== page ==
The last man
We thought our layoffs were complete. But then I heard the rumor that there was still an employee in the building.Email | Print Type Size
(Fortune Magazine) -- This is an update to senior management on a situation that was brought to the attention of Human Resources last Thursday. On that day Ned Larvish in Accounting came to the conclusion, while engaged in his study of elevator usage patterns, that there was a remaining employee in the building who was below vice president level. The individual appeared to be nesting somewhere in sub-basement No. 3. The news seemed incredible. I was tasked with ascertaining its veracity.
A bit of backgrounding may be in order. As you know, after the events of the fourth quarter '08, the chairman sent the directive to senior management to ameliorate our expense base in order to be positioned for the upturn when it comes. With the help of McKinsey, it was determined by department heads at a meeting on Jan. 26 that the best course of action would be to fire everybody who was not in the room at that time. The decruitment was concluded on Feb. 4, or so it was thought.
On hearing the rumor of a surviving bit of headcount, I went first to the lobby, where Lassiter, our executive in charge of security, sat with a walkie-talkie and a ham sandwich, attempting to perform the function formerly done by eight subordinates. "I would call somebody on this thing," he said, gazing sadly into his electronic implement, "but there's nobody on the other end."
Sub-basement No. 3 was dark, but I felt the presence of another life form, and I was excited. There was still an operating efficiency to be had! We senior officers love to hunt such opportunities, bag them, and issue press releases. "Come out and justify your existence!" I cried.
"I will in a moment," said a low, pleasant voice. "Right after I fix this junction box that controls the lights and ventilation to the right elevator bank. It seems to have malfunctioned due to lack of maintenance."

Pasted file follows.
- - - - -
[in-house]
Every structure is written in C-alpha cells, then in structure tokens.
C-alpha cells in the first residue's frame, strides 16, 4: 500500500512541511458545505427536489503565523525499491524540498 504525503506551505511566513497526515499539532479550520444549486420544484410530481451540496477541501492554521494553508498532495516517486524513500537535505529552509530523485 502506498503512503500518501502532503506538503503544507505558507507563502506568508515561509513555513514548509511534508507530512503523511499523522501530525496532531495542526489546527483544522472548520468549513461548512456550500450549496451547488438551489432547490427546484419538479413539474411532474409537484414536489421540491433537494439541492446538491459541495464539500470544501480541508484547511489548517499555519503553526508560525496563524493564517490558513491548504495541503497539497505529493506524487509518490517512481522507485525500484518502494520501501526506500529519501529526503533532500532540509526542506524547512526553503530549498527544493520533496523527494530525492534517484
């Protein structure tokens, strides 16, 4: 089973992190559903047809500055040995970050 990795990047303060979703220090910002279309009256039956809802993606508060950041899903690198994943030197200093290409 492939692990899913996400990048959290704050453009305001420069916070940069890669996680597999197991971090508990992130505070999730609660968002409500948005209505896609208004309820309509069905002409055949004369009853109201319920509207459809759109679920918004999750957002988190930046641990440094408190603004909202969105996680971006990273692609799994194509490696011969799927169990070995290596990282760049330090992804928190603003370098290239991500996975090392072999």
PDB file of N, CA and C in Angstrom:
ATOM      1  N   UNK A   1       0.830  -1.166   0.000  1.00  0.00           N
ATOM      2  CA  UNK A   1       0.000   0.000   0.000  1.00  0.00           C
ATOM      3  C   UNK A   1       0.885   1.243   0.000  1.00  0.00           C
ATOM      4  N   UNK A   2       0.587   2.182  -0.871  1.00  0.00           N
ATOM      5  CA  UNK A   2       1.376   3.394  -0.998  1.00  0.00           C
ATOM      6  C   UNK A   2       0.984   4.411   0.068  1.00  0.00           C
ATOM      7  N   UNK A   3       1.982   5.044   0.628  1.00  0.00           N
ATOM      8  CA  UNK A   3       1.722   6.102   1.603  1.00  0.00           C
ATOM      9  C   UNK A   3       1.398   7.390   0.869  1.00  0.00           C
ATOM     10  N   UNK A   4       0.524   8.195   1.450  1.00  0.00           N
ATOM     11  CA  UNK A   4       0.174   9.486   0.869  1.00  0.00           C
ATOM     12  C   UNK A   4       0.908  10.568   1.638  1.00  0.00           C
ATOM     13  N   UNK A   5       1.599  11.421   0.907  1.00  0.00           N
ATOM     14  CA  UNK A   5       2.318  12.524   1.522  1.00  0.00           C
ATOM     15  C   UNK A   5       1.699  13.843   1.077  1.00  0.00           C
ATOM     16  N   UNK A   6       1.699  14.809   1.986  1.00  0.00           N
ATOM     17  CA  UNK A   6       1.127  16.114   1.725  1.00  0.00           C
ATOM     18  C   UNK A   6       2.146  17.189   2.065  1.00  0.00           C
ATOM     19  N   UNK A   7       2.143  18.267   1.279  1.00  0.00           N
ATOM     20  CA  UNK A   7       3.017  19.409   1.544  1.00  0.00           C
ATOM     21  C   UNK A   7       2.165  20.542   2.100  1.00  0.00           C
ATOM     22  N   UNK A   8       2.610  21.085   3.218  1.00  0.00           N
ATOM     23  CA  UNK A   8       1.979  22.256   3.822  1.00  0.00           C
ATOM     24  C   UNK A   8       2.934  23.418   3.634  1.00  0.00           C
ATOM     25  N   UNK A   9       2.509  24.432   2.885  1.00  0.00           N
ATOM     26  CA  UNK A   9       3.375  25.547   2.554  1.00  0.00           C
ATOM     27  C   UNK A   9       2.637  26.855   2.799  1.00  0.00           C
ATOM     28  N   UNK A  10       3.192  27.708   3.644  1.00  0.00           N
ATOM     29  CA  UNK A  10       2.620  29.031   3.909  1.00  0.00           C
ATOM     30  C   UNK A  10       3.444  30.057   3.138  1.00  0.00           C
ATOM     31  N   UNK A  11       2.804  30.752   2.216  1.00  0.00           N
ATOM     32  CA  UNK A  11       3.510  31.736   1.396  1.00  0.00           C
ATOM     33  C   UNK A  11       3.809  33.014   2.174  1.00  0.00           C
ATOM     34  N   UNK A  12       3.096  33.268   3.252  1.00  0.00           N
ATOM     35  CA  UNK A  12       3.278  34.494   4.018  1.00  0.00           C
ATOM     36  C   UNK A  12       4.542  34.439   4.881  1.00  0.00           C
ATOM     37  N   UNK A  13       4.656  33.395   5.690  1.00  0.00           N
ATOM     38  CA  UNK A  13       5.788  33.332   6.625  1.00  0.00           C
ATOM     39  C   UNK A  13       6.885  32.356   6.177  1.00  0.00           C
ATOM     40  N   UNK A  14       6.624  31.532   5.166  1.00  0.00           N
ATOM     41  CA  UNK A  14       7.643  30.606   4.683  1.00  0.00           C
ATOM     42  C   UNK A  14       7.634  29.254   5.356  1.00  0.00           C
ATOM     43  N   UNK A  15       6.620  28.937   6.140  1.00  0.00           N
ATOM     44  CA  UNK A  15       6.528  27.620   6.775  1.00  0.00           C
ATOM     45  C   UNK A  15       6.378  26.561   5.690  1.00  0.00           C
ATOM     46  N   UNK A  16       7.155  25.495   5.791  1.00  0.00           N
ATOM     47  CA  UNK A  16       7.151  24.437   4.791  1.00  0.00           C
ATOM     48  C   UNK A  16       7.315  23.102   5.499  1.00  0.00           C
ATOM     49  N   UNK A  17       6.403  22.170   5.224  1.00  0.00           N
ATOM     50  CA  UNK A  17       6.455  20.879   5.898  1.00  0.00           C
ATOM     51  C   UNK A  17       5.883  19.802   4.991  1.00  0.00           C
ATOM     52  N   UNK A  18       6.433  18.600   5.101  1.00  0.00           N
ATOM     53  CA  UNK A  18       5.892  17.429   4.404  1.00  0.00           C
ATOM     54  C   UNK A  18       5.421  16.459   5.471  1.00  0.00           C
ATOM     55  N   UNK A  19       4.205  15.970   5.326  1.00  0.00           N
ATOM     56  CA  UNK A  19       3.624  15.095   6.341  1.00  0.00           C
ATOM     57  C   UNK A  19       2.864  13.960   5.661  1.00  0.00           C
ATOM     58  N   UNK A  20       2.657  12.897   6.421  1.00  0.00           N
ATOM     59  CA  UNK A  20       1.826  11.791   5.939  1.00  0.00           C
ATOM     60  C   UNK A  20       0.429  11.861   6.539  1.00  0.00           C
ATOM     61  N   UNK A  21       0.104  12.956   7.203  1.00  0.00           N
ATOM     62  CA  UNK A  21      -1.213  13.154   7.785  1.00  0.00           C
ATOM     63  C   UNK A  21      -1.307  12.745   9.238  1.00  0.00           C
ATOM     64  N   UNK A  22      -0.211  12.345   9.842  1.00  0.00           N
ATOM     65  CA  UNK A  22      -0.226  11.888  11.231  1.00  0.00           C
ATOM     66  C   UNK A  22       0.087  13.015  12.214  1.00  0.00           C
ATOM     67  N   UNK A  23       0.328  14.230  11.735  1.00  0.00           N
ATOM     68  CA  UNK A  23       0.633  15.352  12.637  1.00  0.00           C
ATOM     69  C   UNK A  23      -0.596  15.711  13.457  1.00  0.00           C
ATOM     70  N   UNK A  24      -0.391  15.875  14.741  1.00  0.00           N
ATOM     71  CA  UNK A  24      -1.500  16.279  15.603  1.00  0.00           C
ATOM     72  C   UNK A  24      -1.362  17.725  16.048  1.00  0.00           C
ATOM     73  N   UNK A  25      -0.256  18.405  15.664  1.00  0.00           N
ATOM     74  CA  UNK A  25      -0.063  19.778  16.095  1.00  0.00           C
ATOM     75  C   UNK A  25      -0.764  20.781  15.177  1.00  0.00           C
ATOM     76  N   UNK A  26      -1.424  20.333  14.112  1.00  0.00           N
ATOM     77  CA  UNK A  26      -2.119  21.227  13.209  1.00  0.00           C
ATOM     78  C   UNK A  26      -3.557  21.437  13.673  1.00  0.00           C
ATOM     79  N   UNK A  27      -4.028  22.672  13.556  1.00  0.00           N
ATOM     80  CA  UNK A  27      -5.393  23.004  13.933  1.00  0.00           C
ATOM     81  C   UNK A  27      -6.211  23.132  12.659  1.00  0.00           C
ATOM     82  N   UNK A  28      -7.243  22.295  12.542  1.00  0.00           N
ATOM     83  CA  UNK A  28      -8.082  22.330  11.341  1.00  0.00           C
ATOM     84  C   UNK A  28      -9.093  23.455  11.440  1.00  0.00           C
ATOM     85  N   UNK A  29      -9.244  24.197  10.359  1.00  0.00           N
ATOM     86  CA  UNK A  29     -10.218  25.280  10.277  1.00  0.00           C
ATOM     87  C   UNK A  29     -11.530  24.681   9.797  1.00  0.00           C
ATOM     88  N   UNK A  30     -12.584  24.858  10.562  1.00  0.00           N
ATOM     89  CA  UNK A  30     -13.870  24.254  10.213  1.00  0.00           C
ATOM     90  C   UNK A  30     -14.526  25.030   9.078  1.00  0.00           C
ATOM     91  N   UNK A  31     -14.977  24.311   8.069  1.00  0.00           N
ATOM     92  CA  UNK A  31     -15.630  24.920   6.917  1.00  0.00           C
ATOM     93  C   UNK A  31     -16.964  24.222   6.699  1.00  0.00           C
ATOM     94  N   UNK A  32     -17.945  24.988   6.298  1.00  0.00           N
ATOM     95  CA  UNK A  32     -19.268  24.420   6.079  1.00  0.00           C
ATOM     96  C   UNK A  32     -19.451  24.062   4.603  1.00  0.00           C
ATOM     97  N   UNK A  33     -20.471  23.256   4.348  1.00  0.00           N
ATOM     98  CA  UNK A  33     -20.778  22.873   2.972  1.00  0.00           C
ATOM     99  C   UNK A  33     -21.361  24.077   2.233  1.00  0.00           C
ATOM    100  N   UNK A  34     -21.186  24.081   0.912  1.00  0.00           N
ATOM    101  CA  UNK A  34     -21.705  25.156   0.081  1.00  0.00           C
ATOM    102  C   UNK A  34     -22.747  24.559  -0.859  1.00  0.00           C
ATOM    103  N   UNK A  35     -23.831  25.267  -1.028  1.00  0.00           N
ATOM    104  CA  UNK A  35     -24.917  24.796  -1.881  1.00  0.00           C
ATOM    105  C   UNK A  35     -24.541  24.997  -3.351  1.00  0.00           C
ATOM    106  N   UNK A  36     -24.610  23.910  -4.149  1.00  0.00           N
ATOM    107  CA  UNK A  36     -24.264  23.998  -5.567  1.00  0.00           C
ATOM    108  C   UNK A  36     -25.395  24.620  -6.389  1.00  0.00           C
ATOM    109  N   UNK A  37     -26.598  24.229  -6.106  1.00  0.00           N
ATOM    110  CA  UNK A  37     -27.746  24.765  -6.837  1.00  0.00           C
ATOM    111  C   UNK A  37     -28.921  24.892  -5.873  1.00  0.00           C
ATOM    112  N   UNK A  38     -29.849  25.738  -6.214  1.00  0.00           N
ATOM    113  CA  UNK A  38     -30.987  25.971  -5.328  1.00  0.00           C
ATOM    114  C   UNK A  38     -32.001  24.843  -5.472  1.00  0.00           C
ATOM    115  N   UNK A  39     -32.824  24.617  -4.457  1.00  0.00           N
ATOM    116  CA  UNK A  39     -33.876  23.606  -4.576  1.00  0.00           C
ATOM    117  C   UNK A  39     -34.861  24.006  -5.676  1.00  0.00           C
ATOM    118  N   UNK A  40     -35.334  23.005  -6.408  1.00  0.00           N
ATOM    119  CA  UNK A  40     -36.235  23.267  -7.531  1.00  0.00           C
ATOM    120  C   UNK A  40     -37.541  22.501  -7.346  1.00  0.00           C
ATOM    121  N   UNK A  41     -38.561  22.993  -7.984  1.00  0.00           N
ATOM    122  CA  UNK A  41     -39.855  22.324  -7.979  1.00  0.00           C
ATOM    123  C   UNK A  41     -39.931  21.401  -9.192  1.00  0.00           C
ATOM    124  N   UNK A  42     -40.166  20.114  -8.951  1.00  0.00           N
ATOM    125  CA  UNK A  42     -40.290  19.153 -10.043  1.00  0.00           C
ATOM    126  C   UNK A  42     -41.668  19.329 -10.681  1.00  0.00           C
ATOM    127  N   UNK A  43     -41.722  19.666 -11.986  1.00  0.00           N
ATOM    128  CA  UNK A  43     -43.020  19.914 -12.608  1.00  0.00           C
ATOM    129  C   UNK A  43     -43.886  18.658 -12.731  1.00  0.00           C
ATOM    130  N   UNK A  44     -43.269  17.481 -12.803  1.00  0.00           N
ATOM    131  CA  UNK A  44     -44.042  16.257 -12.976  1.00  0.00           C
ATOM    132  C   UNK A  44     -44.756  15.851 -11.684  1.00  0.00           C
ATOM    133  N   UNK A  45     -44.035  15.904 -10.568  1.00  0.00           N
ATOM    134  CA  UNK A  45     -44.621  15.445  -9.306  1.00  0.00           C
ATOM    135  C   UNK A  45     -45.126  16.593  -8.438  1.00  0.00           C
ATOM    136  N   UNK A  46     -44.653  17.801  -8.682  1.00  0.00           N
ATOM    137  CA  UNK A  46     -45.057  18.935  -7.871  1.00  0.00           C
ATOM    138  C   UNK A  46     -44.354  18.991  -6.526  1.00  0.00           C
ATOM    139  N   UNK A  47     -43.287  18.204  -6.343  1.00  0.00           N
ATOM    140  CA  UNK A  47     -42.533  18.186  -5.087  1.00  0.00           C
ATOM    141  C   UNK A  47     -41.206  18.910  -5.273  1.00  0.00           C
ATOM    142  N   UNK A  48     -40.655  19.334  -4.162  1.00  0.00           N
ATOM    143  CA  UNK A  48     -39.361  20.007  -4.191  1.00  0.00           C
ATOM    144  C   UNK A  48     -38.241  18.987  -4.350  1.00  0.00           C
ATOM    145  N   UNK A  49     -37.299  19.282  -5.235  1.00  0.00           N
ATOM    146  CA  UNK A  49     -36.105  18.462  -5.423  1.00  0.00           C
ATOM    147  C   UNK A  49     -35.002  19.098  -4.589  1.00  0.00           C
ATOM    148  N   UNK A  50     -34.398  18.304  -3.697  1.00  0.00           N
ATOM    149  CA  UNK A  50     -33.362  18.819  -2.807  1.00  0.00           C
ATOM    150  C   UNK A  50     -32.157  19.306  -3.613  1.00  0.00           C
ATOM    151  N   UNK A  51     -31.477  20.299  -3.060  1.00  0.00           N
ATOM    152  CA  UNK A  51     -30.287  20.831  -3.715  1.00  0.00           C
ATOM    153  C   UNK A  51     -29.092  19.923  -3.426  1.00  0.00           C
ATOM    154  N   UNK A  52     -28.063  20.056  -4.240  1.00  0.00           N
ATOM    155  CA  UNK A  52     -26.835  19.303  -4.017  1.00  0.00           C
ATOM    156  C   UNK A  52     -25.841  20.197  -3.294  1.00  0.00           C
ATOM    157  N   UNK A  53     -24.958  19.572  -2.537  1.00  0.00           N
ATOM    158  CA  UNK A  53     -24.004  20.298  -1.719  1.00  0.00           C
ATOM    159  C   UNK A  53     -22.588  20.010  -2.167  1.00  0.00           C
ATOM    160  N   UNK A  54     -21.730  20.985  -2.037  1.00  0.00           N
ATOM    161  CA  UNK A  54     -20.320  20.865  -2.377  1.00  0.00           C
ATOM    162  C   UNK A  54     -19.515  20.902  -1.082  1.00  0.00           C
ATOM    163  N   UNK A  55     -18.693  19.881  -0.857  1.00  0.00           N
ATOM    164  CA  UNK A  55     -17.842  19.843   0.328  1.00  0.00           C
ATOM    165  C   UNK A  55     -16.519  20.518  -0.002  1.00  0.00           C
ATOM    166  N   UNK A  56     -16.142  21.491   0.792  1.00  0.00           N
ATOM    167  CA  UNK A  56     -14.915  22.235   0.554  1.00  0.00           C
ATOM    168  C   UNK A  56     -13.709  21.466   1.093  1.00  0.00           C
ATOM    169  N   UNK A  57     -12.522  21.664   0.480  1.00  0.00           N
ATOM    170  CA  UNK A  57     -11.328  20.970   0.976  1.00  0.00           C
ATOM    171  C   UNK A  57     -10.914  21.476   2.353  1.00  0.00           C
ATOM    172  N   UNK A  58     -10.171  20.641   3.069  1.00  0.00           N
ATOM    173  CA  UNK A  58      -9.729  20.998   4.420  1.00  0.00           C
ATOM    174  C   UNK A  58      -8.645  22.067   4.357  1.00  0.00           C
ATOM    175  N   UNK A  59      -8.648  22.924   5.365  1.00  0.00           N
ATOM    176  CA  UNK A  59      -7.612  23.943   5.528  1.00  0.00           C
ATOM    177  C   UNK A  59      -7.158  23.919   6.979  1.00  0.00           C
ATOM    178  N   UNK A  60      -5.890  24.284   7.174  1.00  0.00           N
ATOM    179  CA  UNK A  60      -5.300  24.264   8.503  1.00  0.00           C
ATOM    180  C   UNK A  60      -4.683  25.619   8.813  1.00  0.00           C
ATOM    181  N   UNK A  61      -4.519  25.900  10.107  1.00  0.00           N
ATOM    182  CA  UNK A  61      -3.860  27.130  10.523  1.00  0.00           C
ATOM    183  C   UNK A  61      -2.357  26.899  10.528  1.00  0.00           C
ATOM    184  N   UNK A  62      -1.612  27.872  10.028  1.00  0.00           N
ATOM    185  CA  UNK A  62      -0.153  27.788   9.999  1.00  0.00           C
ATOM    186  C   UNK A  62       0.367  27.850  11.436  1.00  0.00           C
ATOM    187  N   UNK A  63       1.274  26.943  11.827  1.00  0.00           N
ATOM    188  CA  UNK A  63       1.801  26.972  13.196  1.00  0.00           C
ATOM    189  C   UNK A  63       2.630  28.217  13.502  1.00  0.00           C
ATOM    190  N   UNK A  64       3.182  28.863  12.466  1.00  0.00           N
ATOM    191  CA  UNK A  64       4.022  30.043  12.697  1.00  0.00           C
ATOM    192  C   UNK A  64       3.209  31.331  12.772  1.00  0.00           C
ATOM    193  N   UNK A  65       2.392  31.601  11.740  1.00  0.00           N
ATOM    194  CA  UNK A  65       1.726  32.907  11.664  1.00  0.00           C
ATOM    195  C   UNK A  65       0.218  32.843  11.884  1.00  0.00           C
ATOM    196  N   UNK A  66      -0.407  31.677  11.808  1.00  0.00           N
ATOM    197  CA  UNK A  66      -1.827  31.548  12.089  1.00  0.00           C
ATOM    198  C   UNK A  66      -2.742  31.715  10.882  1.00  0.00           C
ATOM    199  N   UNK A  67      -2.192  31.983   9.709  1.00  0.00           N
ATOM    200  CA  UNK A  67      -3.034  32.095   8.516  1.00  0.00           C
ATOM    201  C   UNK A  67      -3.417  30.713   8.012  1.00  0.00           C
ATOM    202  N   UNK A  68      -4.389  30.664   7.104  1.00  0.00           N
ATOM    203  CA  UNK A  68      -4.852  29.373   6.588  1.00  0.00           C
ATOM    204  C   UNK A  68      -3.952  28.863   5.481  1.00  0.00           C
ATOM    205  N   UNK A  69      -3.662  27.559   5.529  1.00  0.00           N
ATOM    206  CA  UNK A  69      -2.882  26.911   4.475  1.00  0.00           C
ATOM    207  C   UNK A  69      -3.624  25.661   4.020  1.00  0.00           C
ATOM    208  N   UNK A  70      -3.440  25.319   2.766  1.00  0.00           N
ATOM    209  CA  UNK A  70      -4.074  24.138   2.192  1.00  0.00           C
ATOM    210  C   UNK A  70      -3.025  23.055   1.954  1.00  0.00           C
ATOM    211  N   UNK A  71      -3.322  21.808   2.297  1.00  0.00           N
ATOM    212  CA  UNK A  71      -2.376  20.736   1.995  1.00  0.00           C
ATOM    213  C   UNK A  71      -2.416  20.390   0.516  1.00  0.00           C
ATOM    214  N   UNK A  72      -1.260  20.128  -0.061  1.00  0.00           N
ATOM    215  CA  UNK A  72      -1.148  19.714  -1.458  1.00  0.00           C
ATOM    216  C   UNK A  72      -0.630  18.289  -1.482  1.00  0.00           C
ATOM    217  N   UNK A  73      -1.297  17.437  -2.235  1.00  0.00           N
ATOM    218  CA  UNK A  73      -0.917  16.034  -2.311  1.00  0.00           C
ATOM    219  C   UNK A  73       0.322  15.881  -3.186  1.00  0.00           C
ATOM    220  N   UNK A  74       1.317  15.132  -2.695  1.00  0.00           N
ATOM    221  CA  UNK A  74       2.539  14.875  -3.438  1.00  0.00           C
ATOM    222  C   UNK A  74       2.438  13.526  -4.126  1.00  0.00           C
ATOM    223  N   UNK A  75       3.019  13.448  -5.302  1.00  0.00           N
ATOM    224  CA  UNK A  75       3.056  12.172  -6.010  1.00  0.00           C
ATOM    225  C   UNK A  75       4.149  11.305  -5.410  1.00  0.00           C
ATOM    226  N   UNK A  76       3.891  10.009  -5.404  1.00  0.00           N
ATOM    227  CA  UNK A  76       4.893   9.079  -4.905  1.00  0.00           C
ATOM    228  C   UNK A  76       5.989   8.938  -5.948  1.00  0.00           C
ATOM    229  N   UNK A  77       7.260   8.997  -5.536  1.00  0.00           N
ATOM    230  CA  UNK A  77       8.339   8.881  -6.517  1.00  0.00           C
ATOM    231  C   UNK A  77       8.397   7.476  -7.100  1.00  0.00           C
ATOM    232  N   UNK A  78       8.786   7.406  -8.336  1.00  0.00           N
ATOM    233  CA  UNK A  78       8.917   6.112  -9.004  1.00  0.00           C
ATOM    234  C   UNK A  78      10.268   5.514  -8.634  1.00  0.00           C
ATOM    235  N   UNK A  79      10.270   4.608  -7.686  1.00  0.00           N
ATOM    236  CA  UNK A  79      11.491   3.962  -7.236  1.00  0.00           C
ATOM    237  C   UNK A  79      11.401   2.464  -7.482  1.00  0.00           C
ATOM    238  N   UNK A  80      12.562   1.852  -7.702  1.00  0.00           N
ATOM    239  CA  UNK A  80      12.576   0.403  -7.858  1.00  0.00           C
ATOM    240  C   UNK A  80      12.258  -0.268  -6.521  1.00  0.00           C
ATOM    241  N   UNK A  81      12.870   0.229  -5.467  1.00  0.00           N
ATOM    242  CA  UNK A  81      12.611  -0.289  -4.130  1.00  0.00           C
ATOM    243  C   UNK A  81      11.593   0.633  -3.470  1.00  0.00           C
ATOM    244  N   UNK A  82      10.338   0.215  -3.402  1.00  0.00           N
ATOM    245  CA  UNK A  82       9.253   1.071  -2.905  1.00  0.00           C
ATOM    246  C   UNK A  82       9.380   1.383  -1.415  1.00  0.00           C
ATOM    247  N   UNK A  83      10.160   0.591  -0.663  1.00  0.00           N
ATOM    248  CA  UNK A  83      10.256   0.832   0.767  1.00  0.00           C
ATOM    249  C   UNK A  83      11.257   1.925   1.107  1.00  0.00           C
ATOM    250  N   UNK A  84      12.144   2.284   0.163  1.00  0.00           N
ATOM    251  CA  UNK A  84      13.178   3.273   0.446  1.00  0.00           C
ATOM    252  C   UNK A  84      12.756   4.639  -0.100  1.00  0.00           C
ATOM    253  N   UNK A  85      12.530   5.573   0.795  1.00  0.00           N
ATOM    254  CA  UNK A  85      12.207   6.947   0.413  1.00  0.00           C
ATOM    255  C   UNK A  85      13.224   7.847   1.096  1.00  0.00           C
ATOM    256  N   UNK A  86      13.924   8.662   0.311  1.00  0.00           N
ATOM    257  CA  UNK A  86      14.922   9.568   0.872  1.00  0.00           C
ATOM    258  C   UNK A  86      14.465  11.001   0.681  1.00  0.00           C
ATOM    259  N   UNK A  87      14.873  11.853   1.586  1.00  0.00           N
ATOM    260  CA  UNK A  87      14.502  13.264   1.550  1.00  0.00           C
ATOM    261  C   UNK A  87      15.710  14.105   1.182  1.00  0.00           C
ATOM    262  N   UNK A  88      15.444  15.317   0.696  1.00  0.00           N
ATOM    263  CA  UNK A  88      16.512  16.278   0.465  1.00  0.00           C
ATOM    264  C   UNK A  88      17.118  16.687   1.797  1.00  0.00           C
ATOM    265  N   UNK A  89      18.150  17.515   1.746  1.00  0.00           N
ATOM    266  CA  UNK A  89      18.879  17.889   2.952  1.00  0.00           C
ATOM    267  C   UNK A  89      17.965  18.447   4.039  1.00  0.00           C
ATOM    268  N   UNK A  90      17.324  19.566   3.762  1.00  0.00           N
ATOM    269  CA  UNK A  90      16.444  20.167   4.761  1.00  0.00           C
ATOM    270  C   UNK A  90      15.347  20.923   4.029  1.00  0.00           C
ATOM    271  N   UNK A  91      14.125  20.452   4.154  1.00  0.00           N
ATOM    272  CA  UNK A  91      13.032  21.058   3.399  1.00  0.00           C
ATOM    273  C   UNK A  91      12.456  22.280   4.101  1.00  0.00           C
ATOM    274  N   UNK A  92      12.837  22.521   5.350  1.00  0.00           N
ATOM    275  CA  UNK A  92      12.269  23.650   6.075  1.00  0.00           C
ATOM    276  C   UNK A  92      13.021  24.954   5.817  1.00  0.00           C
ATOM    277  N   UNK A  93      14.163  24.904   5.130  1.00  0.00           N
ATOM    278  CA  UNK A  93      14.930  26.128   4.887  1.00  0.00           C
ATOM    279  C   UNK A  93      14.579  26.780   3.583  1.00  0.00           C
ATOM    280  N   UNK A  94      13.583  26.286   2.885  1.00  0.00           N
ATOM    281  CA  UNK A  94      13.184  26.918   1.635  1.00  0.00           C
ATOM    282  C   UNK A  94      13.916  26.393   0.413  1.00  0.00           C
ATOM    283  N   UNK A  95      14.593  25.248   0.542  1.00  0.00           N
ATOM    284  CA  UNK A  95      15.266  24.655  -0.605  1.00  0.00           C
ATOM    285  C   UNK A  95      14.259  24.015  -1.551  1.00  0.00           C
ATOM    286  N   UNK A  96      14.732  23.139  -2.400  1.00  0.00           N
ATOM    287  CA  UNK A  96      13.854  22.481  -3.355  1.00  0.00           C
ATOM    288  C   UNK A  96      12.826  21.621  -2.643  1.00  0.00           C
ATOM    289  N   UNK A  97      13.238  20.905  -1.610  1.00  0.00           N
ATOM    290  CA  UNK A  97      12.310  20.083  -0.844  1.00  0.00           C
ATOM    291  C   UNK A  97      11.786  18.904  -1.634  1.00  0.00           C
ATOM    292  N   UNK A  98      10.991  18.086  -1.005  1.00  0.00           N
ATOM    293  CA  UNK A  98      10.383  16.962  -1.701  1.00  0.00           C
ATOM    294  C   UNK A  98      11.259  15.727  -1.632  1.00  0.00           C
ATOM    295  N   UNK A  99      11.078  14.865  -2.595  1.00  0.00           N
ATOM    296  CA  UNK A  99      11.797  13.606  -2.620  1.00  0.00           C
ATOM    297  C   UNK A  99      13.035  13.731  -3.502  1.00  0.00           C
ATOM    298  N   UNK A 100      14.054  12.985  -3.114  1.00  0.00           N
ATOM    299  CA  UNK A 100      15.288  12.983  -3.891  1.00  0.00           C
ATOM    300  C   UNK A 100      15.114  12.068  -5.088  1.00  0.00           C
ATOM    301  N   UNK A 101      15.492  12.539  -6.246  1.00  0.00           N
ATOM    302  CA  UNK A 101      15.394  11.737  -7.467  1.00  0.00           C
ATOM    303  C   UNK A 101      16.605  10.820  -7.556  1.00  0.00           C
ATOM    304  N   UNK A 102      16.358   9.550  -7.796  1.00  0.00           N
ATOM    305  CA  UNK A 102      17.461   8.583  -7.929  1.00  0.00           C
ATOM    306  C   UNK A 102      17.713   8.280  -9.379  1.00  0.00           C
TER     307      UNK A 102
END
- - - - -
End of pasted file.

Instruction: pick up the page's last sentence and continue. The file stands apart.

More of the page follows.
The lights went on then, and I saw him as he rose to his feet. He was smaller than an executive, with a more ruddy complexion, unruly hair, and muscled forearms. Otherwise he seemed normal.
"How ya doin'?" he said, sticking a friendly paw in my direction. I shook it, feeling a bit strange. I had seen employees on paper, sure, but I had never actually met one. I plunged in and began managing the situation as I was trained to do at Wharton.
"How did you succeed in getting away from us for so long?" I inquired.
"I just always have so much to do," he said. "In fact, if you wouldn't mind going along with me while I walk?"
The next several hours were a merry chase. First we went up to 25, where Bostwick has been presiding over the Sales function from a virtually empty floor. The little employee took a seat in a cubicle. In short order, phones started ringing - calls that were routed to our switchboard in Mumbai, but still. Something was going on.
We visited R&D, Production, Advertising, Marketing, Customer Relations, and Purchasing. In each, the employee completed some self-directed task. I was so mesmerized, I barely noticed that my two-hour executive luncheon window was approaching. "I don't quite know what to say to you," I admitted as I took my leave. "But I'm sure I'll think of something."
"Call me Ed," he said, "and let me know if there's anything I can do for you."
It occurred to me that there might be. My recommendation to management, as a result of this investigation, is that we consider moderating our cost-containment efforts in this one case, and permit Ed to continue doing whatever it is he does. If that works out over the next quarter or so, we might want to think about having a few more just like him around this place.
It might even help the numbers a little.
STANLEY BING's latest book is Executricks, or How to Retire While You're Still Working (Collins), available at finer bookstores everywhere. He can be reached at email@example.com. For more Bingstuff, go to his website, stanleybing.com.